Beautiful Vintage Print Ephemera.

Print Ephemera is generally material designed and printed to be useful or important for only a short time, especially pamphlets, notices, tickets and the like
So, it just wouldn’t be right would it, if the print companies didn’t indulge in a bit of advertising of their companies using high grade ephemera
Here’s some great stuff from years gone by…
Via Sheaff: Ephemera

Thomson Printing Works, UK.

Here’s another lesson in the continuing and forever-expanding series on not judging by appearances: the following terrific images were found in a very tall and slender, stiff and demure 1920’s publication celebrating the Thomson Printing Works of London (and Glasgow, Dundee, and Manchester).
The calf-bound book has the feel of an antique wallet, and even though the binding is sumptuous the cover is imprinted “A memento of a visit to the Thomson Printing Works, Dundee, Glasgow, Manchester”, which made it a rather expensive give-away–if that is so it was probably given only to the special few and not to the great unwashed.
(My copy belonged to H.L. Mencken, who kept it until 1935 when he gave it away).
Anyway Thomson was a busy printing house/publisher, sending out millions of pieces, and the illustrations in the publication gives the reader an idea of the heavy hardware that went into the process.
It is all very impressive. Also the photos of the human aspect of the firm–the crowded work and editorial and etc. rooms–well, it gives you an idea of the closeness and noise of the place as it might have been on a late summer afternoon in 1928.

Continue Reading via Source: JF Ptak Science Books

Linotype circa. 1889.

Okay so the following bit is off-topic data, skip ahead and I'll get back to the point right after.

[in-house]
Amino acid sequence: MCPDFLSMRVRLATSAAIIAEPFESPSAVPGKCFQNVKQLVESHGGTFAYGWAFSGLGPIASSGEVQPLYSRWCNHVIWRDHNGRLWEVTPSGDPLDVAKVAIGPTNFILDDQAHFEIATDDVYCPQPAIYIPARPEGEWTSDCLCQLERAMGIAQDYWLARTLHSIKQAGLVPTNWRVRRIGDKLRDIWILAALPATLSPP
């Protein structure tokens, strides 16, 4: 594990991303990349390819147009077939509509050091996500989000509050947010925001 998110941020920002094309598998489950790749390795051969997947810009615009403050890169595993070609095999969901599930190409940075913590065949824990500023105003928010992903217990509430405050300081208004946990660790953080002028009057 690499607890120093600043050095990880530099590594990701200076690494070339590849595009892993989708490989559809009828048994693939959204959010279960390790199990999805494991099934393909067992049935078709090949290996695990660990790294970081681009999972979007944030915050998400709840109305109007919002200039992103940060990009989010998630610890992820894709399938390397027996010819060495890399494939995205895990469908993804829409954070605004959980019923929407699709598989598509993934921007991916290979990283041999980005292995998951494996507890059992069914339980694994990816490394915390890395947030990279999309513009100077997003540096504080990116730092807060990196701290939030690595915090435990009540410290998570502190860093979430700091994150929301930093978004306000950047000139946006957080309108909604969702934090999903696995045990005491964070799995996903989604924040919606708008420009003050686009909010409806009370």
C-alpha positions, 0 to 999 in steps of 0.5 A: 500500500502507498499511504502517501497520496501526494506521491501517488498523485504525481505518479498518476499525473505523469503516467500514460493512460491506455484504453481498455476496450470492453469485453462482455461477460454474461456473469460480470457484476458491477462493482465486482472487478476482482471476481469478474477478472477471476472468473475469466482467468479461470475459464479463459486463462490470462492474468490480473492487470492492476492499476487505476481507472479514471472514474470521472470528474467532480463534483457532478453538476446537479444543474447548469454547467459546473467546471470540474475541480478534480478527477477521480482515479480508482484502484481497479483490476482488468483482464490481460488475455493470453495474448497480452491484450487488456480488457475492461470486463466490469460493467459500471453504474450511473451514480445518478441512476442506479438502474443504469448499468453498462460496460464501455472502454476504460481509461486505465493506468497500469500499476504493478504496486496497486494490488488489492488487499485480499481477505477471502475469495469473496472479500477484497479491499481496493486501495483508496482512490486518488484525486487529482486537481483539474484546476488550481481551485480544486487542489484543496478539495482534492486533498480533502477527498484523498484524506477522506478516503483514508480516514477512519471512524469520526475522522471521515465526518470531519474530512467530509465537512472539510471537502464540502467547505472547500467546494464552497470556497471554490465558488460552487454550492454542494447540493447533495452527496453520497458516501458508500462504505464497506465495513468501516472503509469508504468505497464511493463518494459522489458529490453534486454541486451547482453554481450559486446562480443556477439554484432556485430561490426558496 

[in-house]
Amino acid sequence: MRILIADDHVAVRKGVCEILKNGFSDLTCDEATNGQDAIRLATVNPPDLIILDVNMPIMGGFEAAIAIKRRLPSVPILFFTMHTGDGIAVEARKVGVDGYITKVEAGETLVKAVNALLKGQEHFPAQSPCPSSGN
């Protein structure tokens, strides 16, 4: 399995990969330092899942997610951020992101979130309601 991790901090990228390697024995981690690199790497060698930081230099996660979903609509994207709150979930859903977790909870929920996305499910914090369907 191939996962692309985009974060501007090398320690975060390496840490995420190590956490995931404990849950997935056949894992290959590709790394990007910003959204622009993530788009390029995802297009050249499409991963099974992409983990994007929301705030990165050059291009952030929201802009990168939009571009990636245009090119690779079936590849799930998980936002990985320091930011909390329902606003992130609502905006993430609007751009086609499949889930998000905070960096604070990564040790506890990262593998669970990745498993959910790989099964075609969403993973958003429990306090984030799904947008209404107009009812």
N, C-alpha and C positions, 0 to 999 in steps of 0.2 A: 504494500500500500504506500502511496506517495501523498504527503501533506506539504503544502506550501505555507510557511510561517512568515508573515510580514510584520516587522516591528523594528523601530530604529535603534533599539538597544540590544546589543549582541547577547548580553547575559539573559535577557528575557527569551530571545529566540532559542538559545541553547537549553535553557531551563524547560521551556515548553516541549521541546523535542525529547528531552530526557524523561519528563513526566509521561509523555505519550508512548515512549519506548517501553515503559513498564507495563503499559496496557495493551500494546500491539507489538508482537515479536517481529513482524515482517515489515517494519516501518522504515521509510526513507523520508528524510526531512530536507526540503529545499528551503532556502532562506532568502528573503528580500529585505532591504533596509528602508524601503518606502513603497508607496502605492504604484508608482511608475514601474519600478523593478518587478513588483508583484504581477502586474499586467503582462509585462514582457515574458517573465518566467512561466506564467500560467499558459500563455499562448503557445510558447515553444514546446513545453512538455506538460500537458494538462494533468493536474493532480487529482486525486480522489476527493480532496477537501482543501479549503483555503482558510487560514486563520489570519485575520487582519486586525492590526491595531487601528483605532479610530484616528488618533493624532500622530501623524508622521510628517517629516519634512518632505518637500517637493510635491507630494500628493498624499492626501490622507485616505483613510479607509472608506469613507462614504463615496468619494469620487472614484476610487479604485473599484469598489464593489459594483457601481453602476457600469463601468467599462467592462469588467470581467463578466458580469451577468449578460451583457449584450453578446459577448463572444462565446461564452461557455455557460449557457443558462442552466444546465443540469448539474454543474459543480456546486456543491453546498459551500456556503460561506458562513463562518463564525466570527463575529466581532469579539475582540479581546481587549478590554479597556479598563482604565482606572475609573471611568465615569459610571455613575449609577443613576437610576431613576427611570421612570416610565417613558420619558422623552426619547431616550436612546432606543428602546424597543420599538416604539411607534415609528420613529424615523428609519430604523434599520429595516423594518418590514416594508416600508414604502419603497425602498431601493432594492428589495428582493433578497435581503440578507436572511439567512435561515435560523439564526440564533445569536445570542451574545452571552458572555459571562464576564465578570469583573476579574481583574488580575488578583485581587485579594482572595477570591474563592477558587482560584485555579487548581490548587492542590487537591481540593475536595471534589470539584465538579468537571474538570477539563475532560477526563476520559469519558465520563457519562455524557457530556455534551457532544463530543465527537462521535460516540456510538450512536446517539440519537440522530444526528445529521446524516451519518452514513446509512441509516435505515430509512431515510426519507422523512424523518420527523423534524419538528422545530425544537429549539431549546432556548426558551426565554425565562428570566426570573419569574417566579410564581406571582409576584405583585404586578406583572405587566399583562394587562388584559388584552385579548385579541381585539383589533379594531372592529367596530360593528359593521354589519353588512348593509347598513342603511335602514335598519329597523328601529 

Linotype typesetting machine. 19th-century artwork showing a compositor operating a newly invented typesetting machine called the Linotype.
The name arose because it allowed the production of an entire line of type (line o’ type) in one action. This greatly speeded up printing production.
Invented in the 1880s by the German-born American inventor Ottmar Mergenthaler (1854-1899), it was first used in 1884 in the offices of the New York Tribune, and became an industry standard until the development of offset lithography.
Artwork from the 4th volume (second period of 1889) of the French popular science weekly ‘La Science Illustree’.

Grunert was born at Glenelg.

Some critical loudmouths have been questioning the birthplace of our Ian ‘Grunny’ Grunert.
This nonsense so enraged ‘Big Den’ Grover that he has spent weeks trawling the Australian Trove Reference Website for any indication that our Grunny was actually born at all.
At last I am pleased to announce to the World that our best mate Grunny was born at Glenelg (the Bay) on Monday, 4 October, 1954.
Here is my undeniable Proof to the backstabbers.
CaptureBig Den

The Kastenbein Typesetter.

Kastenbein_setting_machineAs we have seen composing type by hand was a very slow but skilled trade.
The machine in this picture was called the Kastenbein Typesetter.
Instead of picking up each tiny letter by hand the typesetter just tapped the letters he wanted, like a typewriter.
A very rudimentary form of typesetting. The machine also sorted out the letters after they had been used, so they could be used again. The Times installed this typesetter in the 1870s.
I would expect that the Kastenbein Typesetter had a short life because the hot metal casting brilliance of the Linotype was set to turn composing on its head.
from Metal Type

The Mystery of the Hot Metal Comp Room.

An absolutely superlative image of the wonders and mystery of a hot metal print comp room.
I say mystery because anyone entering who was unfamiliar with the printing trade would stand in awe and stare.
They would then hear the strange language that these old codgers would be speaking.
Using terms that were alien and unknown and laughing as they spoke and only they understood this “gobbledegook”.
Ah! The Good Old Days!